Here is an infographic showing the basic home-brewing process.


“Well one time when I was in my late 20′s I decided, ‘why don’t I try my hand in this?’ I went to Home Depot and I bought all the metal I would need, then I went to HEB. I got whatever I needed…hops, yeast, barley (there’s a fourth ingredient; I forgot what it is.) then I picked-up some Gatorade and hummus. I uh, well I actually didn’t know how to brew my own booze so I took it home, followed the instructions on the interweb and got drunk.”

– One Satisfied Home-brewer.




10 Things You Never Knew About GUINNESS…



Check out these great facts about the Black Stuff…

1. The perfect pour takes 119.5 seconds – The trick is to angle the glass at 45-degrees, pause, and finish pouring until the glass is filled – for a better head and a smoother taste.

2. One in three pints consumed every day in Ireland is GUINNESS – they love their GUINNESS in the Emerald Isle, although the UK consumes the most in the world.

3. There are 170 calories in every pint – which means that despite the classic full-bodied, creamy taste, GUINNESS has fewer calories than a pint of semi-skimmed milk or orange juice.

4. GUINNESS was taken to the South Pole in 1909 by Australian explorer Sir Douglas Mawson. It does taste great chilled!

5. The harp logo used by GUINNESS is nearly the same as Ireland’s – with one difference being GUINNESS faces to the left and Ireland’s to the right.

6. Around 7% of the entire Irish barley crop goes to the production of GUINNESS – Along with water, hops and yeast, barley is one of the big four ingredients in the Black Stuff.

7. The water used by GUINNESS was nearly cut off in 1775 – a Dublin Corporation committee & sheriff were sent to fill in the watercourse from which the Brewery drew its supply. However Arthur Guinness refused them access.

8. Africa accounts for a large proportion of GUINNESS sales, with Nigeria regularly ranking in the top three countries.

9. Keeping Beer was the name of an early GUINNESS product, highly hopped and produced for the country trade in Ireland. Launched in 1801, it was replaced by Country Porter, which itself ceased brewing in 1852.

10. Drilling holes in ping-pong balls was part of the experimentation used in the creation of the widget – the final insert for cans looks not unlike the table tennis accessory. The widgets have an opening through which nitrogen squirts when the can is cracked open.






Lovely day for a GUINNESS


‘Imagine soft, silky, black… gently and smoothly caressing your throat at each sip… mmmmmmm!

Get your mind out of the gutter – I’m talking about the Guinness!’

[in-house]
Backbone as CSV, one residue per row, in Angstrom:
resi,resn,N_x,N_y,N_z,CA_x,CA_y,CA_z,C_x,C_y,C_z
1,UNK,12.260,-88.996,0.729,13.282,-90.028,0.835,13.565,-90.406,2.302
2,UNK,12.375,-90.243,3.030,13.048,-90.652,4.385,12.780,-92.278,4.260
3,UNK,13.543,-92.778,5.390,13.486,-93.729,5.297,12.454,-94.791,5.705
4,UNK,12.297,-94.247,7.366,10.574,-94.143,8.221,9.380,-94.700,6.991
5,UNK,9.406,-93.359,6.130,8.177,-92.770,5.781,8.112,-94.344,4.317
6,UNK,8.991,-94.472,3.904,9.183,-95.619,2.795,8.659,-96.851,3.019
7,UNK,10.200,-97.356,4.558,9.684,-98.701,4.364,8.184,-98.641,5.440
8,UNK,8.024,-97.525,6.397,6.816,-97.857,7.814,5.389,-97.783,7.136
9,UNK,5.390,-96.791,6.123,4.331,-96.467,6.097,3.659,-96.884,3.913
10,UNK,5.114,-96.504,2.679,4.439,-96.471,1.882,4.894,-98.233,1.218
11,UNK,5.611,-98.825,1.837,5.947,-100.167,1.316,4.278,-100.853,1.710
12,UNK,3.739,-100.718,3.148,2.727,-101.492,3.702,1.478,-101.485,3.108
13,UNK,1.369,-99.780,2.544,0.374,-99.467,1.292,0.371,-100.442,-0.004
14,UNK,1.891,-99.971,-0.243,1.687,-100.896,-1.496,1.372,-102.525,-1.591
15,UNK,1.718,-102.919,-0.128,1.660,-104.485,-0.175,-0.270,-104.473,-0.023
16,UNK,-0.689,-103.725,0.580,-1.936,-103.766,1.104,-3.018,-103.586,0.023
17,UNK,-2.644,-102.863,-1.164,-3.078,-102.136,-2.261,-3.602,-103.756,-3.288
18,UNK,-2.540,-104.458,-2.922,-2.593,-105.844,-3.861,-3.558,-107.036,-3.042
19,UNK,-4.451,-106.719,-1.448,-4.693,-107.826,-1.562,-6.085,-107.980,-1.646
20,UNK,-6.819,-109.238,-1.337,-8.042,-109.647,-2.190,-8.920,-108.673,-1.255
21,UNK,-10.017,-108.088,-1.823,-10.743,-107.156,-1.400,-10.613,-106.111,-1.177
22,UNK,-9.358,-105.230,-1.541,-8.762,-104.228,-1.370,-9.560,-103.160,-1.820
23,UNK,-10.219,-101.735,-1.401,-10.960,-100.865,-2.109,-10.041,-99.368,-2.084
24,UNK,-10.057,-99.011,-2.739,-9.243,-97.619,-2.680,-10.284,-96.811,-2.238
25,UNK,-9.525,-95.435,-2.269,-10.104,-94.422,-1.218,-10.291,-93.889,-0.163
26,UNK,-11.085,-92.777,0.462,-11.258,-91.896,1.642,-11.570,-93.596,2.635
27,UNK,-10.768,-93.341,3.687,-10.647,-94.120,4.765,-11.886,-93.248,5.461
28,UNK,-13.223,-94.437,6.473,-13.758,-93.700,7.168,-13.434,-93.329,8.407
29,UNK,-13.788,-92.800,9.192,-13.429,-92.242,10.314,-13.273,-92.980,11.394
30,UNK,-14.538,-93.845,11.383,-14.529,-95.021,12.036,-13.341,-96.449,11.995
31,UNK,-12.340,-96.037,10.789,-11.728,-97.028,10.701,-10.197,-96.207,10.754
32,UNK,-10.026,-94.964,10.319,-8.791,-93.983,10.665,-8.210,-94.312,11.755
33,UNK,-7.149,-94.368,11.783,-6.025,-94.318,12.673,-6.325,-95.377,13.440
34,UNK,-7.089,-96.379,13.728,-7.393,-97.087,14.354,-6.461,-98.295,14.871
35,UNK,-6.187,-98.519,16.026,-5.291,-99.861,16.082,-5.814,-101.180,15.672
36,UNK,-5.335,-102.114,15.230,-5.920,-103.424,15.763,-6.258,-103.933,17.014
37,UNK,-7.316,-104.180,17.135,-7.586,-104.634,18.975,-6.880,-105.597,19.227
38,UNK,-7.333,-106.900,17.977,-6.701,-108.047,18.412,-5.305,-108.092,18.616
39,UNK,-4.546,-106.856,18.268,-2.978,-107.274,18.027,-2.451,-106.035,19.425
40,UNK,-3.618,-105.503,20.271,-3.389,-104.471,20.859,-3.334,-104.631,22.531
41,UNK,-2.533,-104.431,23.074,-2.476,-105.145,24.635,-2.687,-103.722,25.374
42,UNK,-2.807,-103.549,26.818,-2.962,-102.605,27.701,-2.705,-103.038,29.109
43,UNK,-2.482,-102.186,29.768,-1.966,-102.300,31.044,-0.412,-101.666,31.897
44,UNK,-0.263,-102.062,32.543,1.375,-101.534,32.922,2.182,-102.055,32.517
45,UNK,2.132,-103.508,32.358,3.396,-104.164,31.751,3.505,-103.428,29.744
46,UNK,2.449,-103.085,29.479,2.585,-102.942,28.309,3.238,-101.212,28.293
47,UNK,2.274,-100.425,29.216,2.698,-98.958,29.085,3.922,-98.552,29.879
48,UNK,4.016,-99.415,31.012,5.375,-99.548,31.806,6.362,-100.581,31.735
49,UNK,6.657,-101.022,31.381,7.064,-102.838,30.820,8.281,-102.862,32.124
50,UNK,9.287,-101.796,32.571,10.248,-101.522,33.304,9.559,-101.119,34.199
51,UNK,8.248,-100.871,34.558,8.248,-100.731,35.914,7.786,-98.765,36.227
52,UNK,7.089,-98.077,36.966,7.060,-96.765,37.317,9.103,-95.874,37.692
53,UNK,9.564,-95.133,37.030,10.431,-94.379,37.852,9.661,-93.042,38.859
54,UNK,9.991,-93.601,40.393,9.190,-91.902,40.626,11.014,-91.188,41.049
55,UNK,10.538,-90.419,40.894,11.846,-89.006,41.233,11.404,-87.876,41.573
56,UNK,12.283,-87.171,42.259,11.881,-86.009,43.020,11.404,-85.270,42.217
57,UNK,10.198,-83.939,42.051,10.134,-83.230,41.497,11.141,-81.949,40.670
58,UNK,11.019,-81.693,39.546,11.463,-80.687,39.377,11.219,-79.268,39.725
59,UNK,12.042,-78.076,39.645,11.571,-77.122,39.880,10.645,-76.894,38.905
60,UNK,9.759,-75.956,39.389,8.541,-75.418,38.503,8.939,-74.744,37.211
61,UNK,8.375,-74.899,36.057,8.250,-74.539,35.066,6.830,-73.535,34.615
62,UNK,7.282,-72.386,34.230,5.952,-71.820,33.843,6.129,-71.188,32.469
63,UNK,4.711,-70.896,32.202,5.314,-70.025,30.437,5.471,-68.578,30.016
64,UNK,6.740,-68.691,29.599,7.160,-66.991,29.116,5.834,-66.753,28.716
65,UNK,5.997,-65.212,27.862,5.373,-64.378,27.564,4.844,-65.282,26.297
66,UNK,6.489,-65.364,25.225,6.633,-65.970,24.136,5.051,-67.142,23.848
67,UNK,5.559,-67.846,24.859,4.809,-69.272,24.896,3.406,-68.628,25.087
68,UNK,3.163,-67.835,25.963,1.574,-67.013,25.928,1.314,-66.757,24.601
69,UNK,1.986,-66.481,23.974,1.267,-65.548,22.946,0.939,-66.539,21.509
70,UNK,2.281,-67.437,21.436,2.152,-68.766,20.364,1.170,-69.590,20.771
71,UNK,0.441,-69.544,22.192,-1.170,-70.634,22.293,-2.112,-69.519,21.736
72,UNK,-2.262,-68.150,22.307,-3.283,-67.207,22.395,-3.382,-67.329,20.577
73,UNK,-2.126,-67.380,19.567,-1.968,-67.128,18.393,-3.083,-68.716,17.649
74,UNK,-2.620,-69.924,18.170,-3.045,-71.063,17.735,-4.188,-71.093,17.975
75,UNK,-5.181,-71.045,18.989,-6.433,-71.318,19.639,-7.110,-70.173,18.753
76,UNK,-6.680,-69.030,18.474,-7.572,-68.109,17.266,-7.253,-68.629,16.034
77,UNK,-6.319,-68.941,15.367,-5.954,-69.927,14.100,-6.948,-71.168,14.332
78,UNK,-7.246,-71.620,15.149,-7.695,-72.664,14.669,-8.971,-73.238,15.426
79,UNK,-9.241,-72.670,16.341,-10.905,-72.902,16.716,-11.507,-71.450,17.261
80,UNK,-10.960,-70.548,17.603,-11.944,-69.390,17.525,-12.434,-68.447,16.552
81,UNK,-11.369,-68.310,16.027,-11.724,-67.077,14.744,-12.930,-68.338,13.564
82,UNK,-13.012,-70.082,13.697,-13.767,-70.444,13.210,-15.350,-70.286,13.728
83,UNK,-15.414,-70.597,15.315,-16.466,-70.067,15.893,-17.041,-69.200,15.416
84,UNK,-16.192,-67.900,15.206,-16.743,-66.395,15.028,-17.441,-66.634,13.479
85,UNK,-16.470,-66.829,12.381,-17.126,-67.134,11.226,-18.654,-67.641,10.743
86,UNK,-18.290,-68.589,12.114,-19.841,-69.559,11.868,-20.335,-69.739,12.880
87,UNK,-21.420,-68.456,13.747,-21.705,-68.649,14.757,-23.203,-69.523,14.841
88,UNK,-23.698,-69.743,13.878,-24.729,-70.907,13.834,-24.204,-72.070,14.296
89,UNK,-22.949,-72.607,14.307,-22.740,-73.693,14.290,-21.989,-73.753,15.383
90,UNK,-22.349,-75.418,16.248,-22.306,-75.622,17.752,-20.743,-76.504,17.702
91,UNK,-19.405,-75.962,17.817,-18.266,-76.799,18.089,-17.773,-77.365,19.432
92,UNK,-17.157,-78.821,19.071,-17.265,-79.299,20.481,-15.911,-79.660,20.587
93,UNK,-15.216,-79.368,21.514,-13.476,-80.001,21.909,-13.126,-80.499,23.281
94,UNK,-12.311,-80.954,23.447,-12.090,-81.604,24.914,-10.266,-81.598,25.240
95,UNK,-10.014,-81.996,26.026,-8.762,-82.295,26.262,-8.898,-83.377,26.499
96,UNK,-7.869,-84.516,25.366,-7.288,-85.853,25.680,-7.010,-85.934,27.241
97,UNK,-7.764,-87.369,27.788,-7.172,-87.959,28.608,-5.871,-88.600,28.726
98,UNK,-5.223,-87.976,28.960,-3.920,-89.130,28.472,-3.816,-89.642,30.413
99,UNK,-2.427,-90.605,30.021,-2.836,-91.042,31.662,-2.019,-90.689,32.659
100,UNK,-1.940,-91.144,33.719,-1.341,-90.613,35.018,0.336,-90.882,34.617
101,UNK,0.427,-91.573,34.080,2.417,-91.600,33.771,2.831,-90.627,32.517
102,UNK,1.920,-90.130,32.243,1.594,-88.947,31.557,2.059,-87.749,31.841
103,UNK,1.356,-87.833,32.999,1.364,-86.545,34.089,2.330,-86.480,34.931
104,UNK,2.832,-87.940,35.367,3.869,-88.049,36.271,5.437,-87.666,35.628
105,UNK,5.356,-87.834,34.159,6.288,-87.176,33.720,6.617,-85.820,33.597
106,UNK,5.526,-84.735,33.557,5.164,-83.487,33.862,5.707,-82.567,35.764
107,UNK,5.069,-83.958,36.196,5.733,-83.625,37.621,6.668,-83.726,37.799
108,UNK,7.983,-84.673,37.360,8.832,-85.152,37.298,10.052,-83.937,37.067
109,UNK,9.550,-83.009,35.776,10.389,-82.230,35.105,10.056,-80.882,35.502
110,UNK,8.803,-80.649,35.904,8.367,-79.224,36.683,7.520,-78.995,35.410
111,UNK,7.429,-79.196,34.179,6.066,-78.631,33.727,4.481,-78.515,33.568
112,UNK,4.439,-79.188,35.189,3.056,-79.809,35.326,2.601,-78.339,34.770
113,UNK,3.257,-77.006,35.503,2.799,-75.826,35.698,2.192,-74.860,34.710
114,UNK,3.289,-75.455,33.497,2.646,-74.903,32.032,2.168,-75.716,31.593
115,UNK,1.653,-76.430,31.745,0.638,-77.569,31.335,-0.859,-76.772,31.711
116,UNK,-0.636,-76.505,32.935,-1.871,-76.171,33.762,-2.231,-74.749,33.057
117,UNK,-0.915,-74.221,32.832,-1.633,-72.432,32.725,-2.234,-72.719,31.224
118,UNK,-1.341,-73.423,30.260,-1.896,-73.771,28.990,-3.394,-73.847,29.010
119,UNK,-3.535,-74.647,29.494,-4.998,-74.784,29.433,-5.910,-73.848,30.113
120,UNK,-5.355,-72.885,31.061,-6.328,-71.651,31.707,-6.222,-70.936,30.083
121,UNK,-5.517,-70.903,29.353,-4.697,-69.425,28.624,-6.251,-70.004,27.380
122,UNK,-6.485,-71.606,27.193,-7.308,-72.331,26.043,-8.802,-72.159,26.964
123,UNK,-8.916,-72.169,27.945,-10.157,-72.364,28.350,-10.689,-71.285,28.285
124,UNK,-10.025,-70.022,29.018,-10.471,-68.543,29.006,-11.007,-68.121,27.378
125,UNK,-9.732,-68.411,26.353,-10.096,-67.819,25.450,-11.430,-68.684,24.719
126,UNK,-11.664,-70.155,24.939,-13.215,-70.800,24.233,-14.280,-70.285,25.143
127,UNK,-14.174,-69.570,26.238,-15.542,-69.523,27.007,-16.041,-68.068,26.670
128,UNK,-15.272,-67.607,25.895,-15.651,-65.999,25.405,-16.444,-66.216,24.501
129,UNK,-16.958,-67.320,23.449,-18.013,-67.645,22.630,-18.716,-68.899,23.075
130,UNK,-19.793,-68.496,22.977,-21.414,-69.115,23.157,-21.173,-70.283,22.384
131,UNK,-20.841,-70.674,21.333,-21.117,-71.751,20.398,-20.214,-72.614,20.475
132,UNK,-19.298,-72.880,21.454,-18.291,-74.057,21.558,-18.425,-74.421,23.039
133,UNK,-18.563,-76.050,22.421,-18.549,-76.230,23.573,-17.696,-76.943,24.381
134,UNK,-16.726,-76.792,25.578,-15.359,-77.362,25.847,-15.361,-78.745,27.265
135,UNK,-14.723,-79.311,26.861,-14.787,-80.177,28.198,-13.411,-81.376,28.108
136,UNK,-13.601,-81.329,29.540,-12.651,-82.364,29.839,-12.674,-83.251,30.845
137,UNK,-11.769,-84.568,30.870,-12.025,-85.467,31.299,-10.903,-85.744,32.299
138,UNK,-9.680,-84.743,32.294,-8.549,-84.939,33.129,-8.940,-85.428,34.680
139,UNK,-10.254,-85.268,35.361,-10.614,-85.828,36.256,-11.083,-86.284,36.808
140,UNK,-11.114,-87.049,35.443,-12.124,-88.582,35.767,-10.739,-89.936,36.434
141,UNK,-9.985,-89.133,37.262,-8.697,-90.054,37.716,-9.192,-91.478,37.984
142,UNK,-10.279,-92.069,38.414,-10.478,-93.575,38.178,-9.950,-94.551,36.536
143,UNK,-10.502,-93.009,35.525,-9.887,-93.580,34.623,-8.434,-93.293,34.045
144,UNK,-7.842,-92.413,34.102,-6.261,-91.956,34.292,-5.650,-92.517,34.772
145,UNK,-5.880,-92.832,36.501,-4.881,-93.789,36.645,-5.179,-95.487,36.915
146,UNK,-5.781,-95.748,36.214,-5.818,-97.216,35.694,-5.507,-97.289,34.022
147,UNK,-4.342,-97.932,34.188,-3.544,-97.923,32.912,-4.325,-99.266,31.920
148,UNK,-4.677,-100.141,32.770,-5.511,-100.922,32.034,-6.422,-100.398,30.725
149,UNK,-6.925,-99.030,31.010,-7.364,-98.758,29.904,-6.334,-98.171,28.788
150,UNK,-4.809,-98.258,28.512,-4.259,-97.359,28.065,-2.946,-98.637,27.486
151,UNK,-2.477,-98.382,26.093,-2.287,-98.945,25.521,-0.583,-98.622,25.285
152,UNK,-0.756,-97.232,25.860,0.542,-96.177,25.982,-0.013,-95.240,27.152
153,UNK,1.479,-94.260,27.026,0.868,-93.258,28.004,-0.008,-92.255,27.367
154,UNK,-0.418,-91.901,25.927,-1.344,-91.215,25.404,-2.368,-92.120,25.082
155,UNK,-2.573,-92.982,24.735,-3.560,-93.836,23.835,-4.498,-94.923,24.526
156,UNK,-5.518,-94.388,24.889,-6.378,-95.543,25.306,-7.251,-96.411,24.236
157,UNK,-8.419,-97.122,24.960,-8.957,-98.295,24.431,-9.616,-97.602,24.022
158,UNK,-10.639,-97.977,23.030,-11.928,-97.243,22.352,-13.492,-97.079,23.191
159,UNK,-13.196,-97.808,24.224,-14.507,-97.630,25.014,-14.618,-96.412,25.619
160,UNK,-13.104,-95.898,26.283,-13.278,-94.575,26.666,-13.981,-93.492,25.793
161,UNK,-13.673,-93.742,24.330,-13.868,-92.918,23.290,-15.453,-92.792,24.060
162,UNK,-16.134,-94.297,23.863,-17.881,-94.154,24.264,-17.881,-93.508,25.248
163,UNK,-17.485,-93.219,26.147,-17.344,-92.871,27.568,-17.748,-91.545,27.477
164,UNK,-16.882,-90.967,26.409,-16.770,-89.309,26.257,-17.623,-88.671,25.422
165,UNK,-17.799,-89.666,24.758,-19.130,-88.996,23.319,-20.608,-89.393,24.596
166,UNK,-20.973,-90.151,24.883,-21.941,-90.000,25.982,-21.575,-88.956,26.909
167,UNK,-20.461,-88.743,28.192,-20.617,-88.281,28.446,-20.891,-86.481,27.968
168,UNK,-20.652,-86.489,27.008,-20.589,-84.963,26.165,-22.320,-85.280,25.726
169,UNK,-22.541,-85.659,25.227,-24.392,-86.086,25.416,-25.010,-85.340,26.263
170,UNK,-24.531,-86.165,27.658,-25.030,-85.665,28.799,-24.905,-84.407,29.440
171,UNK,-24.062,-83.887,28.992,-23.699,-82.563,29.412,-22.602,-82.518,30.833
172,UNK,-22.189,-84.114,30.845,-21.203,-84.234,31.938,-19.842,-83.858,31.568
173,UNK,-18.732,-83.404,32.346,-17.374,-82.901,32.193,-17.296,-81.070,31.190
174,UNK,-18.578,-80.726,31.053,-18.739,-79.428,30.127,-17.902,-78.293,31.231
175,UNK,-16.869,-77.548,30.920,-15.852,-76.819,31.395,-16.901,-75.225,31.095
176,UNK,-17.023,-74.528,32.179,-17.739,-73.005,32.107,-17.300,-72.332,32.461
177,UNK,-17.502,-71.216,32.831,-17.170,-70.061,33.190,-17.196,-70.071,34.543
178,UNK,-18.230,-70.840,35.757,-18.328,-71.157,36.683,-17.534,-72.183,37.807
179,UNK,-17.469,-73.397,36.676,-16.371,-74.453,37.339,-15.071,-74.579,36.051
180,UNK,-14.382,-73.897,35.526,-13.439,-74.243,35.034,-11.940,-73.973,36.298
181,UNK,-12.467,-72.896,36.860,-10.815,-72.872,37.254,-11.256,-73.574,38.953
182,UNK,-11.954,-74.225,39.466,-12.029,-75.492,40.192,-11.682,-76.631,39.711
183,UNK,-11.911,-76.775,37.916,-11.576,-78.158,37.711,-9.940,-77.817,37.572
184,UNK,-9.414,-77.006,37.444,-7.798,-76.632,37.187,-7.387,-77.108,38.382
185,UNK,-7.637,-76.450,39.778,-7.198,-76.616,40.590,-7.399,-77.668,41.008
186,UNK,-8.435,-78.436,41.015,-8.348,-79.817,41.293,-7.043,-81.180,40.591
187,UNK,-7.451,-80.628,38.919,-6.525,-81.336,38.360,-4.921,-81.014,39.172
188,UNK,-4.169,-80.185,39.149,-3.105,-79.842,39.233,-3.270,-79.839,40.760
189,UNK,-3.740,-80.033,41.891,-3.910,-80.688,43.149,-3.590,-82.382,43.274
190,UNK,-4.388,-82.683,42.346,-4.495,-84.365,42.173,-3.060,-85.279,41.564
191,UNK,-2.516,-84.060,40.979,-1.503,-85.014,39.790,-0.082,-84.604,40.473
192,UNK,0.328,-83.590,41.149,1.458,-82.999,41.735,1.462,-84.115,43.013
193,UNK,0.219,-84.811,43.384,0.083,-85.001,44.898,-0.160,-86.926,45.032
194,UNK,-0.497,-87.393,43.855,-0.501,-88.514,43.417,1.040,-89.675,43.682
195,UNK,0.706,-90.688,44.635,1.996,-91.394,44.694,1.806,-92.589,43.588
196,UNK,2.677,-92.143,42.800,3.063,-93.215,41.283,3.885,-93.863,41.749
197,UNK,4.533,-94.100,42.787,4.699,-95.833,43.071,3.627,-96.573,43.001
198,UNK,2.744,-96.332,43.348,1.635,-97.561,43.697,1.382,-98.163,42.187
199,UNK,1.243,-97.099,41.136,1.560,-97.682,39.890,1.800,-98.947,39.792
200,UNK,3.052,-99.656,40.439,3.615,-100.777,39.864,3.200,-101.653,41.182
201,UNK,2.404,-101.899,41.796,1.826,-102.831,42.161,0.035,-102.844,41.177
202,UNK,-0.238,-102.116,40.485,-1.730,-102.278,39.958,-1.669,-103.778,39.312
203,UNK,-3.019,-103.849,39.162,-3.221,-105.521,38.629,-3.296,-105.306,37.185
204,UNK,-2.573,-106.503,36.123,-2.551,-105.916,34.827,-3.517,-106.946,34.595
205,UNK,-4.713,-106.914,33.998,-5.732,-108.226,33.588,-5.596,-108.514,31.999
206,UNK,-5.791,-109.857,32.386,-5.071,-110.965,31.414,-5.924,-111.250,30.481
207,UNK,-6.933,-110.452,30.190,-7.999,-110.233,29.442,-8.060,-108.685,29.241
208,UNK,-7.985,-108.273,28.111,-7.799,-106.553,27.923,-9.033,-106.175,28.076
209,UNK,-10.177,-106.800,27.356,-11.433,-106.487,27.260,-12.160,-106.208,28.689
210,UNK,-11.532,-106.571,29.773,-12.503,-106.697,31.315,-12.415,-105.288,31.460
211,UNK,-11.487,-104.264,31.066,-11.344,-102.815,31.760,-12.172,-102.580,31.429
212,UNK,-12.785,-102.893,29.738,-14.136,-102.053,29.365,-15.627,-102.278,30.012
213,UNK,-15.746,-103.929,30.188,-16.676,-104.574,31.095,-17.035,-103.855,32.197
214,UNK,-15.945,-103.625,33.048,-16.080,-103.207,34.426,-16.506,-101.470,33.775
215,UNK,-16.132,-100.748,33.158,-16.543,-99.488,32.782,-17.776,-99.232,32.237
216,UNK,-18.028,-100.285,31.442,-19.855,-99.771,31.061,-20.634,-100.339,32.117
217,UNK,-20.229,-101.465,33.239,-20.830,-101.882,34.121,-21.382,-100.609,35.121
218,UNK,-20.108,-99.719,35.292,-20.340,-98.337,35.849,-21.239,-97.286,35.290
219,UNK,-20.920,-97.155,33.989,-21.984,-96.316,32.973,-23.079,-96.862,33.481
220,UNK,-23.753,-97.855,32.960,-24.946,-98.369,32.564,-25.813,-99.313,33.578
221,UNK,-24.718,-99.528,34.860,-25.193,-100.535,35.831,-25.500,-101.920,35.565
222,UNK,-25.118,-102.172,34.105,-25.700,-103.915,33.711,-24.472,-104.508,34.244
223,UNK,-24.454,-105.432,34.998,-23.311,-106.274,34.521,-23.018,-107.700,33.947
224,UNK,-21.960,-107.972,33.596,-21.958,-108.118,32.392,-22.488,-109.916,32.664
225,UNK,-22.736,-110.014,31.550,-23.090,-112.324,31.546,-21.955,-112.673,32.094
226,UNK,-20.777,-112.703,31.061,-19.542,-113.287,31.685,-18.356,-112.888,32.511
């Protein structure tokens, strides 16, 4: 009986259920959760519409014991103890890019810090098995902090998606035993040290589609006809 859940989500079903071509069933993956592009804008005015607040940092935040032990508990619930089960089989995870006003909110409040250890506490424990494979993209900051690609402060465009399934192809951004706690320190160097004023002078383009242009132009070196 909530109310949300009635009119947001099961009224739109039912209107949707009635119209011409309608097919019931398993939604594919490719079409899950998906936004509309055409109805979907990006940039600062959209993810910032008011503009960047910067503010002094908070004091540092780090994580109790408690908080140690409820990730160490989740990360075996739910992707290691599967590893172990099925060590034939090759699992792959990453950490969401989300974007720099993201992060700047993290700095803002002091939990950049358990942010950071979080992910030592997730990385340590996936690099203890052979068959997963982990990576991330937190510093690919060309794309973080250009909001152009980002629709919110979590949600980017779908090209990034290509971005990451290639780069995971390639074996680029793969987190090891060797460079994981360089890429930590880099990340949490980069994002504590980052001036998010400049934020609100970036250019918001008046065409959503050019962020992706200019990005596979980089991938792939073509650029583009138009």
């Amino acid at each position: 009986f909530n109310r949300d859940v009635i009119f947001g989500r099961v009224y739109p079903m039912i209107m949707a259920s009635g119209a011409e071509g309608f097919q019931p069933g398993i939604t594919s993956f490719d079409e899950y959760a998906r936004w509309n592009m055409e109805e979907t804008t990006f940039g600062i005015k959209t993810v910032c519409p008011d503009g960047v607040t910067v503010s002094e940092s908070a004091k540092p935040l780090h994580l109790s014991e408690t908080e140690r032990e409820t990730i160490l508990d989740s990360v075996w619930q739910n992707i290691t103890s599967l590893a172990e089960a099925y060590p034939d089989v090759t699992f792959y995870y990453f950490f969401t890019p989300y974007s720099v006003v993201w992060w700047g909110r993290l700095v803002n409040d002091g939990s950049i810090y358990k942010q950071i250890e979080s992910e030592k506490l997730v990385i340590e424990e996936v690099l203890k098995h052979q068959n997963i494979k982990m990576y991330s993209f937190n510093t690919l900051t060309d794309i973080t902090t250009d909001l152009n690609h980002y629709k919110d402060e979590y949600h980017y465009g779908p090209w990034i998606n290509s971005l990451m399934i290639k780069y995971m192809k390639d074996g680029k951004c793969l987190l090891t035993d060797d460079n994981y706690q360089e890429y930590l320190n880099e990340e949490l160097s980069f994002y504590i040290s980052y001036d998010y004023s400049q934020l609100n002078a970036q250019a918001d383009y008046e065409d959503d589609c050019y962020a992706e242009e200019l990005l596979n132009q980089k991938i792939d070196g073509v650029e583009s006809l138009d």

It’s St. Patrick’s Day and this is the time of year that we all pretend to be a little bit Irish and get up to some shamrock and shenanigans.

If you don’t live in Ireland, Irish-themed public houses are always a good option to celebrate and in London have great choices, here are 3 of my favourites Irish pubs:

Waxy O’Connor has a giant tree in the middle of it so ‘you feel like you’re drinking in some underground fantasy pub.’

It might be the largest bar in London but it doesn’t feel that way. Split up over twelve different levels, The Porterhouse: ‘The word that best describes this place is Labyrinth – the David Bowie version rather than Pan’s.’

And there’s the tiny, The Toucan in Soho, contender for the best pint of Guinness in London.

So, raise a glass to your fellow leprechaun, guzzle a gallon of Guinness and follow this intoxicating day to the end of the rainbow!





The World’s End pub – Finsbury Park


The World’s End is less than a mile from Finsbury Park tube station and the bus station in London.  An established music venue for up and coming singers and bands this venue is spacious, yet intimate.  A traditional pub with a modern approach and a lively atmosphere.  Inside there are high ceilings, exposed brickwork, chandeliers, fireplaces and other period features all complemented by traditional colours and flock wallpaper.  The mix of stone and wooden floors give a contemporary twist and relaxed seating areas make the perfect place for a drink after work and to catch up with friends.

There is a good selection of ale and lager, wine menu and traditional English Pub Food.

There is usually live music, karaoke with live band, poker nights and movie nights among other offerings. A multitude of TV’s and a large projector screen on which to watch live sport provides another reason to drop by.

“Enjoying a karaoke night at The World’s End.”

Contact details

21-23 Stroud Green Road, Finsbury Park, London, N4 3EF

020 7281 8679

Opening times

Sun-Thurs 12:00-23:30
Fri-Sat 12:00-01:00